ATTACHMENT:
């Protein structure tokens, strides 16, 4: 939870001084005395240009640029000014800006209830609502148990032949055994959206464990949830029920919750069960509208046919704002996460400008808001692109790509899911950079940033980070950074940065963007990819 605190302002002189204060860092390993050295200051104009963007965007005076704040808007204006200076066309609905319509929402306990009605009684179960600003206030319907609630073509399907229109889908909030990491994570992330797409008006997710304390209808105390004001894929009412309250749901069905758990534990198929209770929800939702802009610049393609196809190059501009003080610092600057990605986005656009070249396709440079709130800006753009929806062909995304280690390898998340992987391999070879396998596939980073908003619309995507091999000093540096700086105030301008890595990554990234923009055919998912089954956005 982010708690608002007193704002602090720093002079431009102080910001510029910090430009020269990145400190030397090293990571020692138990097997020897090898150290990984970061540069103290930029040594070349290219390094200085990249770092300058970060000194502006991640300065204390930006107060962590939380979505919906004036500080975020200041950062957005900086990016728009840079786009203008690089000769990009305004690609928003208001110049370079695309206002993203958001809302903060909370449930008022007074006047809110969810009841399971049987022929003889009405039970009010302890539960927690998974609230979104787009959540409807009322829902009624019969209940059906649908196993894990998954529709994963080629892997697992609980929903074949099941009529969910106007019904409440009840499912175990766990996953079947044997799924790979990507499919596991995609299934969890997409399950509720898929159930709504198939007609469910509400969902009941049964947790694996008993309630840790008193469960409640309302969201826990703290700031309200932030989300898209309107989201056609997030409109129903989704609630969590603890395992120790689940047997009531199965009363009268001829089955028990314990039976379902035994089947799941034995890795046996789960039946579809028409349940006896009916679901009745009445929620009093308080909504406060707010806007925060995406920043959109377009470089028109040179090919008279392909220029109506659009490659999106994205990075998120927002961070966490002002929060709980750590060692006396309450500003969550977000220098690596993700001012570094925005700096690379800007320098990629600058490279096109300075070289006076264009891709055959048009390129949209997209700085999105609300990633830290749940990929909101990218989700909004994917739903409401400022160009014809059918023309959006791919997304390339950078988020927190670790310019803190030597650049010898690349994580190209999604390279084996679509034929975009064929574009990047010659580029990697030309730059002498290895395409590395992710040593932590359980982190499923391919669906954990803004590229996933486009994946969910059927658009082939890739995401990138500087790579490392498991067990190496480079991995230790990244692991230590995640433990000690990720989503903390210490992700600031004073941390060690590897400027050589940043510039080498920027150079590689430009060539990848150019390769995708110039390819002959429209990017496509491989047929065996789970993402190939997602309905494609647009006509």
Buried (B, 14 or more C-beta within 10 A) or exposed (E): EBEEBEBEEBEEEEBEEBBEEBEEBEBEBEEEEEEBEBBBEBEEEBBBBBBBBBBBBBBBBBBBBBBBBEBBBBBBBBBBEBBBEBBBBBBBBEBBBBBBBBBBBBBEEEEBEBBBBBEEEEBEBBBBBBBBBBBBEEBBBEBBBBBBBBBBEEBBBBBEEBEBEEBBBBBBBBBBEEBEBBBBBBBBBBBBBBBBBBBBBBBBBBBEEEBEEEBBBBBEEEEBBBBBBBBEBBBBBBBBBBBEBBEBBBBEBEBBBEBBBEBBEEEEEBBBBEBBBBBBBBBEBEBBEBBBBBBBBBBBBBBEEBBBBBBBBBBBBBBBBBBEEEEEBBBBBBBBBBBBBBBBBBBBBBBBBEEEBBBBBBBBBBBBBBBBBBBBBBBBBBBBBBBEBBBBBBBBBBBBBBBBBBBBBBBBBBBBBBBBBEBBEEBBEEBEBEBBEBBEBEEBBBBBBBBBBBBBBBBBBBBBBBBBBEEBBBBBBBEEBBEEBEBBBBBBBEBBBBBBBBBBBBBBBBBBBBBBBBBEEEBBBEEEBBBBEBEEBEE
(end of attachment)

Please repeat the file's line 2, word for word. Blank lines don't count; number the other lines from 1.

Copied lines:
Buried (B, 14 or more C-beta within 10 A) or exposed (E): EBEEBEBEEBEEEEBEEBBEEBEEBEBEBEEEEEEBEBBBEBEEEBBBBBBBBBBBBBBBBBBBBBBBBEBBBBBBBBBBEBBBEBBBBBBBBEBBBBBBBBBBBBBEEEEBEBBBBBEEEEBEBBBBBBBBBBBBEEBBBEBBBBBBBBBBEEBBBBBEEBEBEEBBBBBBBBBBEEBEBBBBBBBBBBBBBBBBBBBBBBBBBBBEEEBEEEBBBBBEEEEBBBBBBBBEBBBBBBBBBBBEBBEBBBBEBEBBBEBBBEBBEEEEEBBBBEBBBBBBBBBEBEBBEBBBBBBBBBBBBBBEEBBBBBBBBBBBBBBBBBBEEEEEBBBBBBBBBBBBBBBBBBBBBBBBBEEEBBBBBBBBBBBBBBBBBBBBBBBBBBBBBBBEBBBBBBBBBBBBBBBBBBBBBBBBBBBBBBBBBEBBEEBBEEBEBEBBEBBEBEEBBBBBBBBBBBBBBBBBBBBBBBBBBEEBBBBBBBEEBBEEBEBBBBBBBEBBBBBBBBBBBBBBBBBBBBBBBBBEEEBBBEEEBBBBEBEEBEE